# lecture2 by liuhongmeiyes

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```									                            D. Richard Brown III

Associate Professor

Worcester Polytechnic Institute

Electrical and Computer Engineering Department

drb@ece.wpi.edu

1-November-2010

Challenges of Real-Time DSP

    Analog to digital conversion

  Are we sampling fast enough?

  How much quantization noise have we added to the original analog
signal?

  Are we clipping?

  ADC non-idealities like non-linear response, etc.

    Digital to analog conversion

  How much distortion is added by the reconstruction ﬁlter?

  DAC non-idealities like non-linear response, etc.

    DSP

  Are we running in real time?

  Do we have enough memory?

  Distortion caused by digital processing, e.g. overﬂow, underﬂow, ﬁxed
point effects, etc.

Analog To Digital Conversion

analog                                 digital
signal                                 signal

  An ADC    performs two functions:

  sampling: convert a continuous-time (CT) signal
to a discrete-time (DT) signal

  quantization: convert a continuous-valued (CV)
signal to a discrete-valued (DV) signal

    Recall Nyquist’s sampling theorem (ECE2312): A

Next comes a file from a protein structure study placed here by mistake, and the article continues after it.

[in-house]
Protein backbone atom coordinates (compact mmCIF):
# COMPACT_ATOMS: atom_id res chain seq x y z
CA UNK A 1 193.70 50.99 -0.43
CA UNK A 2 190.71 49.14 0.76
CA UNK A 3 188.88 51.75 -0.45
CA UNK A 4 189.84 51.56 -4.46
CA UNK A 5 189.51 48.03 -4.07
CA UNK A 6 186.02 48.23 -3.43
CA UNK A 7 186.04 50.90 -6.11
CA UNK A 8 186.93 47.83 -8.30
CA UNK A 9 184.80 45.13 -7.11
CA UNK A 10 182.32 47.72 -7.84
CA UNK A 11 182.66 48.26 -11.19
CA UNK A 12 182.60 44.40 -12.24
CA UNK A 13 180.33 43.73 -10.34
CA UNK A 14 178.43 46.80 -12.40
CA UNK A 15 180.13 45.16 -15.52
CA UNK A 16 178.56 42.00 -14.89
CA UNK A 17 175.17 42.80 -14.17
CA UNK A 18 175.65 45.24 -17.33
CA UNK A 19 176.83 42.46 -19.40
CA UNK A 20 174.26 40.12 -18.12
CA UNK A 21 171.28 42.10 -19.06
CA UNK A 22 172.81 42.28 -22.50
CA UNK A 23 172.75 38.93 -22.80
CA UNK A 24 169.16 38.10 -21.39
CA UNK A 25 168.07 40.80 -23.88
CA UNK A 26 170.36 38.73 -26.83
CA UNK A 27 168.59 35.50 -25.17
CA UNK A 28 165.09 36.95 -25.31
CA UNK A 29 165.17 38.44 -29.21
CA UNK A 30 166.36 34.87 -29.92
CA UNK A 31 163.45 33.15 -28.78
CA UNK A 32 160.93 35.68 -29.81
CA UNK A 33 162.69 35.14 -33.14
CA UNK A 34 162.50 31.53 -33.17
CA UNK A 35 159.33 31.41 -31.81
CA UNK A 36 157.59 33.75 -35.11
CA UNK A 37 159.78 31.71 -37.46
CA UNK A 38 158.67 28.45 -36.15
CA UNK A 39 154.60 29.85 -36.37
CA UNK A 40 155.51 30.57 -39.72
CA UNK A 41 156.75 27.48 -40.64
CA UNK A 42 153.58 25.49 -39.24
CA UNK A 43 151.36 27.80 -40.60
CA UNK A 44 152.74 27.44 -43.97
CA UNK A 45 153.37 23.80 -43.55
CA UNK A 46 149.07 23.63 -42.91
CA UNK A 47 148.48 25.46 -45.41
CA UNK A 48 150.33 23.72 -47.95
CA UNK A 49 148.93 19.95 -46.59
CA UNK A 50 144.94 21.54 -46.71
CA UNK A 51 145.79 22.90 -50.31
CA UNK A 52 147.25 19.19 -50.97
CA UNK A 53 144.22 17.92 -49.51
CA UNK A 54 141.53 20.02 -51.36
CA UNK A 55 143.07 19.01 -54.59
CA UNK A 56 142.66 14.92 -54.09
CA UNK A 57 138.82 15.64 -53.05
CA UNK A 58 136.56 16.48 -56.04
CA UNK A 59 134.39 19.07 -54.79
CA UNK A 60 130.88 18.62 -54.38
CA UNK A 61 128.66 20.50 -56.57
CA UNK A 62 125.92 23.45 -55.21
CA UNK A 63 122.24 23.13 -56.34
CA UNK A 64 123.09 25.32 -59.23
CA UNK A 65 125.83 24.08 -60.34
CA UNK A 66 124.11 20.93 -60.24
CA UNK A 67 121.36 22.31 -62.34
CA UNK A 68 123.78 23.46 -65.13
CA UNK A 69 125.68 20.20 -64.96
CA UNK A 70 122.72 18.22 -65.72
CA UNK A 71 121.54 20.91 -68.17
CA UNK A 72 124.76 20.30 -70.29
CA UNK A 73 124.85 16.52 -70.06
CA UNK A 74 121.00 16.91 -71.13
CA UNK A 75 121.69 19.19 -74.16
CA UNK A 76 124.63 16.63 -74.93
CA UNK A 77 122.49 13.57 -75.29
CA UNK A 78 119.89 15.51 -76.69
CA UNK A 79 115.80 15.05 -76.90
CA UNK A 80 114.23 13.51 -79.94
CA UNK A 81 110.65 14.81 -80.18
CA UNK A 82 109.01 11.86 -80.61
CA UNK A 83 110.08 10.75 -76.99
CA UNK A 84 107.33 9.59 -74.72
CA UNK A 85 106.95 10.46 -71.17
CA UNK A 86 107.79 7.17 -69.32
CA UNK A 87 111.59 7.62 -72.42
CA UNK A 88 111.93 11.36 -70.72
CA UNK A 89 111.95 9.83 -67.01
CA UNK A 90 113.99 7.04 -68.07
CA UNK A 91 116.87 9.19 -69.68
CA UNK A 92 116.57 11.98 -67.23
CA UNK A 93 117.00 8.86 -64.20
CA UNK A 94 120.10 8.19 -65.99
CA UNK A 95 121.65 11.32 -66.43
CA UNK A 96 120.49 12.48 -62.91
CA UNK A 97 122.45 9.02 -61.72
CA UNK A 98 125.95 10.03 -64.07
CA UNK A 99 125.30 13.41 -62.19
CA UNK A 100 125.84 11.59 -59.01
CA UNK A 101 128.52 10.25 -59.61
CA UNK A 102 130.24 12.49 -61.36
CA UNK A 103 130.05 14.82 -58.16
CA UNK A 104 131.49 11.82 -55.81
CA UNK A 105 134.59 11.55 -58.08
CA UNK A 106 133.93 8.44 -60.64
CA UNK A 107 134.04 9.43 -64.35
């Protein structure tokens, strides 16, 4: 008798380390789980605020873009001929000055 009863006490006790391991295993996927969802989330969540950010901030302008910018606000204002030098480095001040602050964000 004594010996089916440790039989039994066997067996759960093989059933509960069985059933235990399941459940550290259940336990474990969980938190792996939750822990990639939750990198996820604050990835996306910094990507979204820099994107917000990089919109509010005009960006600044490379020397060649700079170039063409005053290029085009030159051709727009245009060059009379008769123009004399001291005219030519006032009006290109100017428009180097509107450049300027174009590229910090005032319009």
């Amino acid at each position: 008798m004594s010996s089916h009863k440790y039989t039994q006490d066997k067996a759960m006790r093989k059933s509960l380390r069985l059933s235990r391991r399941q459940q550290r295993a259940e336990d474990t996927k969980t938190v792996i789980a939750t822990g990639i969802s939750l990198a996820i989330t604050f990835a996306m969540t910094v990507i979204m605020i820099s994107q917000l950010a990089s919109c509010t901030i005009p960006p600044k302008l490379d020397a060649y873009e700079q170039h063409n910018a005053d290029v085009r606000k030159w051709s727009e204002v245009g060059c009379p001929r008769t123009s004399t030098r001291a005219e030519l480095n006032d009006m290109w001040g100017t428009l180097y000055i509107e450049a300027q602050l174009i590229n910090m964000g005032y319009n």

bandlimited CT signal with maximum frequency B Hz can be
uniquely recovered from its samples only if the sampling
frequency fs >= 2B samples per second

    Reconstruction formula (DT  CT, performed by DAC):

xr(t) = xa(t) if fs >= 2B (see ECE2312 textbook for proof).

DAC Sinc Reconstruction
(Kehtarnavaz Figure 2-17)

Sampling Example

  What  is the minimum sampling frequency to
allow for exact recovery of the original
analog signal from its samples?

Sampling Example: No Aliasing (fs=50)

Sampling Example: Aliasing (fs=10)

Aliasing Audio Examples

  Please   see ﬁle aqc.m on course website

    An N-bit quantizer converts a continuous valued
(CV) signal to a discrete valued (DV) signal with 2N
discrete values

    Remarks:

  Unlike sampling, quantization always causes irreversible
distortion of the signal

  Two types of distortion:

○  Saturation/clipping

○  Quantization error

  In normal cases with no clipping, increasing the number of
bits (N) typically decreases the distortion caused by
quantization

3-bit Ideal Quantization

saturation/clipping

saturation/clipping

3-bit Ideal Quantization
(Kehtarnavaz Figure 2-15)

quantization error

Quantizer + Reconstruction Example
(N=4, fs=50)

Signal to Noise Ratio of Quantization

is as large as possible without saturation/clipping. See Chap 2 of your

textbook for analysis details.

Quantization in Matlab

    Matlab variables are typically 64-bit double-precision
ﬂoating point. We often refer to this as “inﬁnite precision”.

    One way to quantize vectors Matlab:

  First check for saturation:
vref
=
1;

i1
=
find(x>vref*(2^(N-­‐1)-­‐1)/(2^(N-­‐1)));

x(i1)
=
vref*(2^(N-­‐1)-­‐1)/(2^(N-­‐1));

i2
=
find(x<-­‐vref);

x(i2)
=
-­‐vref;

  Then perform quantization:
xq
=
round((x/vref)*2^(N-­‐1))*vref/(2^(N-­‐1));

  You can also compute quantization error
equant
=
x-­‐xq;

Signals Review: Impulse Response

    Deﬁnition: A discrete time impulse function, d[n], is
deﬁned as: d[n] = 1 if n=0, d[n] = 0 otherwise.